Loosely based on this great Gist by Chaser324

We like to keep a tight flow when working with GitHub to make sure we have a clear history and accountability of what changes were made and when. Working with Git, and especially the GitHub specific features like forking and creating pull requests, can be quite daunting for new users.

To help you out in your Git(Hub) adventures, we've put together the (fairly standard) flow of contributing to an open source repo.

Forking the repo

Whether you're working on the API or the App, you will need to have your own copy of the codebase to work on. Head to the repo of the project you want to help out with and hit the Fork button. This will create a full copy of the whole project for you on your own account.

To work on this copy, you can install the project locally according to the normal installation instructions, substituting the name directus with the name of your github account.

Keeping your fork up to date

If you're doing more work than just a tiny fix, it's a good idea to keep your fork up to date with the "live" or upstream repo. This is the main Directus repo that contains the latest code. If you don't keep your fork up to date with the upstream one, you'll run into conflicts pretty fast. These conflicts will arise when you made a change in a file that changed in the upstream repo in the meantime.

On git remotes

When using git on the command line, you often pull and push to origin. You might have seen this term in certain commands, like

git push origin master

or

git pull origin new-feature

In this case, the word origin is refered to as a remote. It's basically nothing more than a name for the full git url you cloned the project from:

git push origin master

is equal to

git push git@github.com:username/repo.git master

A local git repo can have multiple remotes. While it's not very common to push your code to multiple repo's, it's very useful when working on open source projects. It allows you to add the upstream repo as another remote, making it possible to fetch the latest changes straight into your local project.

# Add 'upstream' to remotes
git remote add upstream git@github.com:directus/app.git

When you want to update your fork with the latest changes from the upstream project, you first have to fetch all the (new) branches and commits by running

git fetch upstream

When all the changes are fetched, you can checkout the branch you want to update and merge in the changes.

git checkout master
git rebase upstream/master

If you haven't made any commits on the branch you're updating, git will update your branch without complaints. If you have created commits in the meantime, git will step by step apply all the commits from upstream and try to add in the commit you made in the meantime. It is very plausible that conflicts arise at this stage. When you've changed something that also changed on the upstream, git requires you to resolve the conflict yourself before being able to move on.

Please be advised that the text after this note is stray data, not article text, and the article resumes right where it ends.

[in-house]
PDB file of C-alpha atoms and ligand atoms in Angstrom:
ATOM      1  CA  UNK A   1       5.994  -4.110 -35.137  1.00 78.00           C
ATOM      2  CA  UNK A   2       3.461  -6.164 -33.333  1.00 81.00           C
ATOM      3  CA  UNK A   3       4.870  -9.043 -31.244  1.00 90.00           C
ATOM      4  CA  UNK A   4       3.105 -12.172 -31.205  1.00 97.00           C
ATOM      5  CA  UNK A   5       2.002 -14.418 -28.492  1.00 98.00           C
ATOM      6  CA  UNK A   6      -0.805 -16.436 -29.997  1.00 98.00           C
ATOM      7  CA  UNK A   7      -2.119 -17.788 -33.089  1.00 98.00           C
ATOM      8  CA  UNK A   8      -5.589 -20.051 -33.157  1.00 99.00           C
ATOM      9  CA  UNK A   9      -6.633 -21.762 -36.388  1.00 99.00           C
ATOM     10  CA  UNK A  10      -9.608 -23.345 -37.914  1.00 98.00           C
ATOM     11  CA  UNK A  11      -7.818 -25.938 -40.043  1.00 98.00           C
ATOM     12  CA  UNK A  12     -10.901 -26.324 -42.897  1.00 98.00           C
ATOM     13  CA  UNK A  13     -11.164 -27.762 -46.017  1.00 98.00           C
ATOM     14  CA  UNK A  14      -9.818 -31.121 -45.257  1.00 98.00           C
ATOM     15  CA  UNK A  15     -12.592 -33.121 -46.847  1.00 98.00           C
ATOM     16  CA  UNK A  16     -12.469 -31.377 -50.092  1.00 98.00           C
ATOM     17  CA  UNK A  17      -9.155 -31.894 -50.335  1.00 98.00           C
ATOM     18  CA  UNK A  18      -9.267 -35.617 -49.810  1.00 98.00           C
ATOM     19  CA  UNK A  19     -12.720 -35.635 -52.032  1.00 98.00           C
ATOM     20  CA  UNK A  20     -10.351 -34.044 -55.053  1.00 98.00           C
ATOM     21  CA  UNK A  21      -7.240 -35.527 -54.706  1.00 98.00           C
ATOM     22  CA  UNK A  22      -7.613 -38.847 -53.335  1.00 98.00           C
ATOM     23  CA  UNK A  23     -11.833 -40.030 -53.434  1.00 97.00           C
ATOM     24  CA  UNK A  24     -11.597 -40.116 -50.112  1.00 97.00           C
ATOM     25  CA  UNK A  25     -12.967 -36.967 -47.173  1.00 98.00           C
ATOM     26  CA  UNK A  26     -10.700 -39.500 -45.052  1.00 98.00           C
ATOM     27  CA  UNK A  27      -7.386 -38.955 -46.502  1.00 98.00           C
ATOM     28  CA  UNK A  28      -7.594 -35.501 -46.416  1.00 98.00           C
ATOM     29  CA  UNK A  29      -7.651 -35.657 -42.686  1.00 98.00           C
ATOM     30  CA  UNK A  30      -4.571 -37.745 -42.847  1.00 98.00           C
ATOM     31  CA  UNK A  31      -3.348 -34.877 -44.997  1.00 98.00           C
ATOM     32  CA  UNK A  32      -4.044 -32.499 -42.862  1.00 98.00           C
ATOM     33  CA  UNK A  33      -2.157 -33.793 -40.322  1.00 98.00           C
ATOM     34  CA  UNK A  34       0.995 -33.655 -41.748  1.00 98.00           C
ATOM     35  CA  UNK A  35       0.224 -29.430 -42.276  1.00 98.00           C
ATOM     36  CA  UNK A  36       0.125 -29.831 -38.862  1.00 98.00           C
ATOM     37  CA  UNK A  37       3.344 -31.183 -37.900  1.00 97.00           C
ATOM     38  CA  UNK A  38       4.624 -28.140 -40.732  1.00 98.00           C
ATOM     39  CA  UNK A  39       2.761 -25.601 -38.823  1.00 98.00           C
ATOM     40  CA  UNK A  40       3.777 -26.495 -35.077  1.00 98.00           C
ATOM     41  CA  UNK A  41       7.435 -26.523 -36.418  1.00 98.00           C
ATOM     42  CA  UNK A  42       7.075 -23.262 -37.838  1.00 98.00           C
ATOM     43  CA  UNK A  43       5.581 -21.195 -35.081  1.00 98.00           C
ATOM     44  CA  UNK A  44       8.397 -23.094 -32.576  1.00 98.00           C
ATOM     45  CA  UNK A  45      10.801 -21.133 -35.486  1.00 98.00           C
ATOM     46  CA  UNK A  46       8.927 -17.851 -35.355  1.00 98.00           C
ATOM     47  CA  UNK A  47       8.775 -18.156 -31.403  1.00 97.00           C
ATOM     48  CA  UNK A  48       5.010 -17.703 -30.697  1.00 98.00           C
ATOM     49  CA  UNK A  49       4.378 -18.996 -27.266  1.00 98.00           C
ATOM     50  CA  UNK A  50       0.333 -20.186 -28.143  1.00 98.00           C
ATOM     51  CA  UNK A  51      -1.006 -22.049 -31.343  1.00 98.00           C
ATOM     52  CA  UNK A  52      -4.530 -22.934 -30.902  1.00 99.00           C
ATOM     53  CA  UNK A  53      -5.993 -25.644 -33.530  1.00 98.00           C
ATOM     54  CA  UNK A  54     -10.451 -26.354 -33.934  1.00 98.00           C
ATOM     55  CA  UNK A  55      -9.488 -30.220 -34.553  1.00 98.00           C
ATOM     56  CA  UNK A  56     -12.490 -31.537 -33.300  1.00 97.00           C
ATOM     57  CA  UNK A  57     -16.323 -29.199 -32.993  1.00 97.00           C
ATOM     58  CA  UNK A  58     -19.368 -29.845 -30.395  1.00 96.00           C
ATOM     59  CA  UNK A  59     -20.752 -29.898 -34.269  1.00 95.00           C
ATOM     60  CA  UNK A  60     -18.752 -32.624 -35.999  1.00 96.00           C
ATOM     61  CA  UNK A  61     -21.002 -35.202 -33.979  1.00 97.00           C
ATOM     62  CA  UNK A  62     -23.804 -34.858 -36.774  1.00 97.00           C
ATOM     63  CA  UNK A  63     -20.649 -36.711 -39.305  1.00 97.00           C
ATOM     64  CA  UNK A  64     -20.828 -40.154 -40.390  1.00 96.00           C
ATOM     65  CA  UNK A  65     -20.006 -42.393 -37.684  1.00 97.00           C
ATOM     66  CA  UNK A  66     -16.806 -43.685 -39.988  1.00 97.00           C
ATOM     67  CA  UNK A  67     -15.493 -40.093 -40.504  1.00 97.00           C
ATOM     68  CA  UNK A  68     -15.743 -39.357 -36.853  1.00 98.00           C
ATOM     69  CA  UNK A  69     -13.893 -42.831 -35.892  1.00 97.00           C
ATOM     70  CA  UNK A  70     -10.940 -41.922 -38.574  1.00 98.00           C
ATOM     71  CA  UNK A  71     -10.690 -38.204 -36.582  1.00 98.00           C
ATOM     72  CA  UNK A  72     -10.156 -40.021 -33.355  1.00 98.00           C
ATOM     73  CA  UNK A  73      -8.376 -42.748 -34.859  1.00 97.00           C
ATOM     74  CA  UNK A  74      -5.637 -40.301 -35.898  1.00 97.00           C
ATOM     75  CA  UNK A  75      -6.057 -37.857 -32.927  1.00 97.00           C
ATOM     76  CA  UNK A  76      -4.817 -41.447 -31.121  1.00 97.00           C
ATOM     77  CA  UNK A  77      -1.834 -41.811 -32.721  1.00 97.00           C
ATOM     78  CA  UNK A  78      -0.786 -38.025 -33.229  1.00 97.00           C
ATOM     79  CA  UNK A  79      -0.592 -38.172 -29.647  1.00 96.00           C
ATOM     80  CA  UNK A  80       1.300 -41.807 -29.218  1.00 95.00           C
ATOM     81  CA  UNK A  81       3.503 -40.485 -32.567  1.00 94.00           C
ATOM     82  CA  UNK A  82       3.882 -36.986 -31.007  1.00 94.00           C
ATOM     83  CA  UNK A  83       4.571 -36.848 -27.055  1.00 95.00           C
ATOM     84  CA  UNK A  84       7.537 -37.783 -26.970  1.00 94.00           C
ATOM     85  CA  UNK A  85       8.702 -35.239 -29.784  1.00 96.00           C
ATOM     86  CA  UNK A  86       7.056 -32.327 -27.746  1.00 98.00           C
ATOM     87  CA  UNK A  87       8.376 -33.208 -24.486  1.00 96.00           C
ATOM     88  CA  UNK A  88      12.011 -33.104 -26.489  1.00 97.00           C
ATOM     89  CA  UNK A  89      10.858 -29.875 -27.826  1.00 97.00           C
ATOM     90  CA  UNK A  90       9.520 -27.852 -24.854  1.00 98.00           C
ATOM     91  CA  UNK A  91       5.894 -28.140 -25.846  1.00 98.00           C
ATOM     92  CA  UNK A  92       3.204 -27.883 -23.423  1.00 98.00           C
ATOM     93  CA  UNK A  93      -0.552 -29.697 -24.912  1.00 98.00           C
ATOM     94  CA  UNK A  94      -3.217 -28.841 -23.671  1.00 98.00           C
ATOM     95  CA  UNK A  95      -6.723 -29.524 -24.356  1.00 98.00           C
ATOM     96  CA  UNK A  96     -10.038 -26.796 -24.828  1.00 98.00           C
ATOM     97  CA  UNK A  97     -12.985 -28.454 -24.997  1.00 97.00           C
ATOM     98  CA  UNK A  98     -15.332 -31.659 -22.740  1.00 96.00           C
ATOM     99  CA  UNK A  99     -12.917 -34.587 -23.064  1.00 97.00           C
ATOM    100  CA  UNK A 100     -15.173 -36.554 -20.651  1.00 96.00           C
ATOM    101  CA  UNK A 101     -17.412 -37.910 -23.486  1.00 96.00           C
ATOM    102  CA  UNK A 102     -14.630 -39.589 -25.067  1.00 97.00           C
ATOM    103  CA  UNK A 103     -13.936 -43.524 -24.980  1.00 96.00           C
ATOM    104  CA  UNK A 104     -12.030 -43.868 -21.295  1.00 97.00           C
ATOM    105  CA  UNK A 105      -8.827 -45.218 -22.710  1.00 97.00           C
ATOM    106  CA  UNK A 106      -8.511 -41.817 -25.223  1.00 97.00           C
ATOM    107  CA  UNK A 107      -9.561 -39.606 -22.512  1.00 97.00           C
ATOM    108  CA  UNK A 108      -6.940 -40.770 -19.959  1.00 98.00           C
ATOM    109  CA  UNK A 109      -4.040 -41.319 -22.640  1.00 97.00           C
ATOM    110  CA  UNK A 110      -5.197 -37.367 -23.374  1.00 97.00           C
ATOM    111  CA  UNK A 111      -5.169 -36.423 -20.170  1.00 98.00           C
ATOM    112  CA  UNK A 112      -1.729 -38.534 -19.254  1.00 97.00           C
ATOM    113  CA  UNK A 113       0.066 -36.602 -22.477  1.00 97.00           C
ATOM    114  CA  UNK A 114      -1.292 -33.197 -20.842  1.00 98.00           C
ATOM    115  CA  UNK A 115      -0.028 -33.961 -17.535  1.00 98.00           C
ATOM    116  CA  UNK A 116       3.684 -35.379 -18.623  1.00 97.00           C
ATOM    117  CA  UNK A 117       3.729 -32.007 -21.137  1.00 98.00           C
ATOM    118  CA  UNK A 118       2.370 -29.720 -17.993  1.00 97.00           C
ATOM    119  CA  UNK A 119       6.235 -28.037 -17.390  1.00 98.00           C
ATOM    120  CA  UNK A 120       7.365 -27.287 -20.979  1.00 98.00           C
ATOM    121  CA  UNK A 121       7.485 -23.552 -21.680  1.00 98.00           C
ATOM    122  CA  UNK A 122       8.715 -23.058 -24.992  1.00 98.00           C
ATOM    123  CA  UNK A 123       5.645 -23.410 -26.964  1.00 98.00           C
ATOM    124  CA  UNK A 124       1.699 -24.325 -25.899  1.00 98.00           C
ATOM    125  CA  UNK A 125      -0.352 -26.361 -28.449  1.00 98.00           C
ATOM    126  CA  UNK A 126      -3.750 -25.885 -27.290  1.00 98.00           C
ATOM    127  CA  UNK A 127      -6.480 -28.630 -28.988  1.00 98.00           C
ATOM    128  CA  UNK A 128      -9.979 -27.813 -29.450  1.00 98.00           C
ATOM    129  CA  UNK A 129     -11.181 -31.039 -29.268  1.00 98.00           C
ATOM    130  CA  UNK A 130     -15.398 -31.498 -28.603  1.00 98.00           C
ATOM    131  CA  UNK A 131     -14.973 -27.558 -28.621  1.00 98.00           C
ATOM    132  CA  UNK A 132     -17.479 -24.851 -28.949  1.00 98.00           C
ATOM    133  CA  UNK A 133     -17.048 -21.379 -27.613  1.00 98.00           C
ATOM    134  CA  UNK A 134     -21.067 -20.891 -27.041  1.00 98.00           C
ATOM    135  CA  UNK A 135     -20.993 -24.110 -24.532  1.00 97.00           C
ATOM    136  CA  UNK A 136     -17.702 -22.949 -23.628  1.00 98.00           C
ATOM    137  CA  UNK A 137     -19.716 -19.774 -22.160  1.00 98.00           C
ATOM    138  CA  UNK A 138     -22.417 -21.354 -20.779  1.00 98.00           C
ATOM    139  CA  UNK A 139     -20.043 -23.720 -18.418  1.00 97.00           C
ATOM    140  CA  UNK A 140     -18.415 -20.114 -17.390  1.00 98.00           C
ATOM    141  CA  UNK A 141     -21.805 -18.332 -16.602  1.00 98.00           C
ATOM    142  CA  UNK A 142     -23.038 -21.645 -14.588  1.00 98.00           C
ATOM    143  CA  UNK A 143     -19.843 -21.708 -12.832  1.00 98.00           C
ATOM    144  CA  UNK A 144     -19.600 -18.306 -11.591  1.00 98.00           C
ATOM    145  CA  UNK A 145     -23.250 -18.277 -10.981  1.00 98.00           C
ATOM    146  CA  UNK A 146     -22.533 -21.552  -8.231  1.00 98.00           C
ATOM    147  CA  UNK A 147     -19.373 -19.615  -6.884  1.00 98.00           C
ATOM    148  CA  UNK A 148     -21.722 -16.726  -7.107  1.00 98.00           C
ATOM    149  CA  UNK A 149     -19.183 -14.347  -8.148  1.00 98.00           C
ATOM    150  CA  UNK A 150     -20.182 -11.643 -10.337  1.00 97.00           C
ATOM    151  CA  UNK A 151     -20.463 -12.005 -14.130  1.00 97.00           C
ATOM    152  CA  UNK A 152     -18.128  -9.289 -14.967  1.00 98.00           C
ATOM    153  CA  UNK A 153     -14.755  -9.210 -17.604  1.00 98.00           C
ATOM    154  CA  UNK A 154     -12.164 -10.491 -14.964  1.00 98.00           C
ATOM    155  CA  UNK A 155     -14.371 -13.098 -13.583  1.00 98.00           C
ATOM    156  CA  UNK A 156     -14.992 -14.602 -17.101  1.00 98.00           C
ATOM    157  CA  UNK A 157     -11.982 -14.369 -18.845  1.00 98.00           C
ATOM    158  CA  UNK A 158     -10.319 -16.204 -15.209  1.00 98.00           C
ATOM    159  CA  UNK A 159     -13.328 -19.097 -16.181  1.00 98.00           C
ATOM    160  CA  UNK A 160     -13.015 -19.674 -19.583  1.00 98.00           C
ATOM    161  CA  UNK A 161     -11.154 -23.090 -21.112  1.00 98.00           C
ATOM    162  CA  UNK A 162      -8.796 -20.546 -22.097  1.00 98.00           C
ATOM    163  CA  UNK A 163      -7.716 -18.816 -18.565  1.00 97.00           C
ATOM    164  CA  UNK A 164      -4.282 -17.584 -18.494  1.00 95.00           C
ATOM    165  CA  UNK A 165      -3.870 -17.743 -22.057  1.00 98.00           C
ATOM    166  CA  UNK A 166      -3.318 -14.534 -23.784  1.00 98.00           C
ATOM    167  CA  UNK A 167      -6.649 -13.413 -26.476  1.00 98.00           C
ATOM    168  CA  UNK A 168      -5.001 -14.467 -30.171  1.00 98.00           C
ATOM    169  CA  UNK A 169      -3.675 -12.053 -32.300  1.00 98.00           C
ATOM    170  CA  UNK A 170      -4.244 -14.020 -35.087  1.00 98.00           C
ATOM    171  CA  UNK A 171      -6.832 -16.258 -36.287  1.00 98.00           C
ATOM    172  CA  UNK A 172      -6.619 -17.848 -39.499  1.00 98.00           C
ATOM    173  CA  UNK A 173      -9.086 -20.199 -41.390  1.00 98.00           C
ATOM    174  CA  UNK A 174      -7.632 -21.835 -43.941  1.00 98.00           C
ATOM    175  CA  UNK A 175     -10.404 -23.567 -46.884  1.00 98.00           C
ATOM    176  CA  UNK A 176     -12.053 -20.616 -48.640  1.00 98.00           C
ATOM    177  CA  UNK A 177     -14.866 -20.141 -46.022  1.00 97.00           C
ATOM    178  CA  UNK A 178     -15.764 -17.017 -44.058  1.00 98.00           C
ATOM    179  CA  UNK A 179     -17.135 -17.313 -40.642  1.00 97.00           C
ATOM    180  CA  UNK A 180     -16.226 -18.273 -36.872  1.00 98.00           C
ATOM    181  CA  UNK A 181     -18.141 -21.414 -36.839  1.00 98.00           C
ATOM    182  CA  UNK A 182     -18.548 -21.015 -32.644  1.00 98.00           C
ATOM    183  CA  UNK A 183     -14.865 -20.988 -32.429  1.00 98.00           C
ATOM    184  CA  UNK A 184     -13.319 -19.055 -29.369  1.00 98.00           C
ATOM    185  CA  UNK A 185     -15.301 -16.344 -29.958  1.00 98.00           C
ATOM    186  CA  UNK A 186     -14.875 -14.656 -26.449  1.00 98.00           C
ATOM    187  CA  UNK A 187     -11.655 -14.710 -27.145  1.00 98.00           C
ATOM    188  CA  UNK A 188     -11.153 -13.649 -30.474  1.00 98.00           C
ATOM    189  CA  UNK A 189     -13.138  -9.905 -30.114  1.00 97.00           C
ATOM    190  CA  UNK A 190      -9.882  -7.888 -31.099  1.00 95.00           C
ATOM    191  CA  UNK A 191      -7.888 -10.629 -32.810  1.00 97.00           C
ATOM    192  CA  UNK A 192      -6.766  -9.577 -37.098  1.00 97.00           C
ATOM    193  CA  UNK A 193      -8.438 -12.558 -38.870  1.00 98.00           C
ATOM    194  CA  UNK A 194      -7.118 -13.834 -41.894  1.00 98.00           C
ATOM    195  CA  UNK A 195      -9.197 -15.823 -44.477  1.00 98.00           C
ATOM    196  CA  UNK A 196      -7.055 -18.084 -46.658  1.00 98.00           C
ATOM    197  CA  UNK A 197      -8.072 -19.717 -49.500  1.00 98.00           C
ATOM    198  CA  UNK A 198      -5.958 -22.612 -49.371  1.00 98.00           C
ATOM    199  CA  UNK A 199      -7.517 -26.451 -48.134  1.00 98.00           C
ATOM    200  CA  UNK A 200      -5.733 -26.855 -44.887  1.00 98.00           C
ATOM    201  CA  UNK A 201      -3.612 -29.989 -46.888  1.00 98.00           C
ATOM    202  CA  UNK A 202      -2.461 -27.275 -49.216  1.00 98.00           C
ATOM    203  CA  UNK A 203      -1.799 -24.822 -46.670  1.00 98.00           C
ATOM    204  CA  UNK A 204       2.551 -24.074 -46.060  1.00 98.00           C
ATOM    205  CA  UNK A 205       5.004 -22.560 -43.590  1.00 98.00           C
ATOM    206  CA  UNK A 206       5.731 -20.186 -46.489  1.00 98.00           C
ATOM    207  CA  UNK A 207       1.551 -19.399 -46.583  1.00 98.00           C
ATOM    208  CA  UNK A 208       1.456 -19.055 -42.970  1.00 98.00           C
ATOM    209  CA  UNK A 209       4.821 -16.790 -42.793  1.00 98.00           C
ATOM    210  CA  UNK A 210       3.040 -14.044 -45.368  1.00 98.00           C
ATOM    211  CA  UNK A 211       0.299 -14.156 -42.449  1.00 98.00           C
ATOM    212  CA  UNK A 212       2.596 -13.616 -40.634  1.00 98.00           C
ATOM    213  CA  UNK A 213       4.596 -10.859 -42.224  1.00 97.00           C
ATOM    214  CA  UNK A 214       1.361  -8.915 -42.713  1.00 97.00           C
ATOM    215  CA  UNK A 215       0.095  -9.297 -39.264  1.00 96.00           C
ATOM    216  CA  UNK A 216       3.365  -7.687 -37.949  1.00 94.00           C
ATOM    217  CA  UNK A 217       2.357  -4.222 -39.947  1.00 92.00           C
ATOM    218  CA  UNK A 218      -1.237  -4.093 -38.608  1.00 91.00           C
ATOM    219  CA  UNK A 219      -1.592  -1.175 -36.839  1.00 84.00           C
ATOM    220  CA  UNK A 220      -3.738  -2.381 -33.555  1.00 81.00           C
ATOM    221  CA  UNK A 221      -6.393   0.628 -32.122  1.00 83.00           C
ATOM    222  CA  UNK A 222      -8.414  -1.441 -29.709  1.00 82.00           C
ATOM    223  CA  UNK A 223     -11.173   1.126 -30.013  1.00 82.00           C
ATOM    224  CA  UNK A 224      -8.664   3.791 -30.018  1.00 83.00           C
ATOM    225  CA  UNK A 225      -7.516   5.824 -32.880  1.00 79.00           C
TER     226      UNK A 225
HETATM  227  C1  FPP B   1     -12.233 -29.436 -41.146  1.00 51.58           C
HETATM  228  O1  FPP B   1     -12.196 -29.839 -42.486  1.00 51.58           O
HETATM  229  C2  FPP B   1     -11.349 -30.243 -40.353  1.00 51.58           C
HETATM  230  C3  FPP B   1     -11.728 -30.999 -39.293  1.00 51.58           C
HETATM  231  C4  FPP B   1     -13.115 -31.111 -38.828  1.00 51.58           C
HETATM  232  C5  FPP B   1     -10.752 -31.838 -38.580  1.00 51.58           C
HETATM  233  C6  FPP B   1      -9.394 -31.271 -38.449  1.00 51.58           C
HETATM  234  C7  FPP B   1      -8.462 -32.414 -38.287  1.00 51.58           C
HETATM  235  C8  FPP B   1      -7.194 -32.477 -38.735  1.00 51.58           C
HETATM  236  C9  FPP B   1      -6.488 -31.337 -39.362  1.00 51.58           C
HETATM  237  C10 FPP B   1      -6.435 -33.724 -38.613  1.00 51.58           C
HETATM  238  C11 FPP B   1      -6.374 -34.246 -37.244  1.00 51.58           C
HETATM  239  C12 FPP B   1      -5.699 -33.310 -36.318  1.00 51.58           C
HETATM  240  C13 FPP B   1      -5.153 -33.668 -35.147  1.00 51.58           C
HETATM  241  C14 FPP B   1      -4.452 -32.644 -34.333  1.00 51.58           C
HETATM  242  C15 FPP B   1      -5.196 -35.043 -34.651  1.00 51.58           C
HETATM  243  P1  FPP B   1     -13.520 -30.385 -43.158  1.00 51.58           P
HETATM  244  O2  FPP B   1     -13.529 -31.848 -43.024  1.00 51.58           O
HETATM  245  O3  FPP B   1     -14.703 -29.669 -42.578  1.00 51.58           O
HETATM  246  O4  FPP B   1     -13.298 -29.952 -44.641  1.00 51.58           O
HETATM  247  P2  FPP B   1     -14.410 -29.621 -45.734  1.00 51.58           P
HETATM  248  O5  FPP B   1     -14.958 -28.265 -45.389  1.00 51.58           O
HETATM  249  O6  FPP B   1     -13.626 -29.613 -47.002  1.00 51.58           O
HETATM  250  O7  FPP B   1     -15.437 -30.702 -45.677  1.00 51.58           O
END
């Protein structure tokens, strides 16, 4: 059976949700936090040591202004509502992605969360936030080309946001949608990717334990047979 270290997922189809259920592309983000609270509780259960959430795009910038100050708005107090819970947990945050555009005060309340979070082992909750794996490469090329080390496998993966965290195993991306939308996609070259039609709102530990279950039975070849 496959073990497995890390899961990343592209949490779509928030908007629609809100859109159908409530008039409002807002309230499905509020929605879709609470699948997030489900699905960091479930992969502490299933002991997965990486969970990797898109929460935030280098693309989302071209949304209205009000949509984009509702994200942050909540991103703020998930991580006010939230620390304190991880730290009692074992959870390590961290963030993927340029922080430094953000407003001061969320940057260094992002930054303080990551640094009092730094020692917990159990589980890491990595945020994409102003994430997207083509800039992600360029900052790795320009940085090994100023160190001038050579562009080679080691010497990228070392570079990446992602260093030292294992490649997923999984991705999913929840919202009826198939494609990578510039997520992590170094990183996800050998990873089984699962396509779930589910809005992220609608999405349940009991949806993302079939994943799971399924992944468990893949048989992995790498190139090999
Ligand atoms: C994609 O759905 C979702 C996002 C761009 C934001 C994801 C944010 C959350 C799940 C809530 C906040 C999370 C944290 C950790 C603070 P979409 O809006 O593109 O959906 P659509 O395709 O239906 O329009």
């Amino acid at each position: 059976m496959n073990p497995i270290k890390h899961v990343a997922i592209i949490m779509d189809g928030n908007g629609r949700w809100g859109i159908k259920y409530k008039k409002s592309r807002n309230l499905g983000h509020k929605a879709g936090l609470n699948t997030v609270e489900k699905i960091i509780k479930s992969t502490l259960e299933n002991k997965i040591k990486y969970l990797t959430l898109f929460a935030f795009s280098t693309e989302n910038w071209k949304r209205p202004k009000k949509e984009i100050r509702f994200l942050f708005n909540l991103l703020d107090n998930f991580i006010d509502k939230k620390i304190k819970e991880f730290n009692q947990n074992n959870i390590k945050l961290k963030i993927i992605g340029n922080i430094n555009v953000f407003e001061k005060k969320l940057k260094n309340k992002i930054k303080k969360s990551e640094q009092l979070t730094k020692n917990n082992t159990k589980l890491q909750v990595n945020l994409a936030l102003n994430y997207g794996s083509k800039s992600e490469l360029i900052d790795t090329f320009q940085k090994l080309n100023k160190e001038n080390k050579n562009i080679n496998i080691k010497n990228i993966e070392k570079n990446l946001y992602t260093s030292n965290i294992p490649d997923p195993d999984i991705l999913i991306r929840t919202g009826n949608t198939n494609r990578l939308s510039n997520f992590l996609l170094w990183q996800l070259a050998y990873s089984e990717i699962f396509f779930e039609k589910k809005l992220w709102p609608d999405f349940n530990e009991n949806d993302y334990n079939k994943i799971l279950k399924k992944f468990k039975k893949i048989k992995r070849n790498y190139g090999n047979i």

Conflicts

You should always favor changes on upstream over your local ones.

Doing Work

Whenever you begin working on a bugfix or new feature, make sure to create a new branch. This makes sure that your changes are organized and separated from the master branch, so you can submit and manage your pull requests for separate fixes/features more easily.

# Checkout the master branch - you want your new branch to come from master
git checkout master

# Create a new branch named newfeature (give your branch its own simple informative name)
git branch newfeature

# Switch to your new branch
git checkout newfeature

Up-to-date

Make sure to update your master branch with the one from upstream, so you're certain you start with the latest version of the project!

Submitting a Pull Request

Prior to opening your pull request, you might want to update your branch a final time, so it can immediately be merged into the master branch of upstream.

# Fetch upstream master and merge with your repo's master branch
git fetch upstream
git checkout master
git merge upstream/master

# If there were any new commits, rebase your development branch
git checkout newfeature
git rebase master

WARNING

Make sure to check if your branch is up to date with the master branch of upstream. An outdated branch makes it near impossible for the maintainers of Directus to check and review the pull request and will most likely result in a delayed merge.

Once you've commited and pushed all the changes on your branch to your fork on GitHub, head over to GitHub, select your branch and hit the pull request button.

You can still push new commits to a pull request that already has been opened. This way, you can fix certain comments reviewers might have left.

TIP

Please allow the maintainers of upstream to push commits to your fork by leaving the "Allow edits from maintainers" option turned on. This allows the maintainers of Directus to help out in your PR!

Last Updated: 11/2/2018, 9:53:11 PM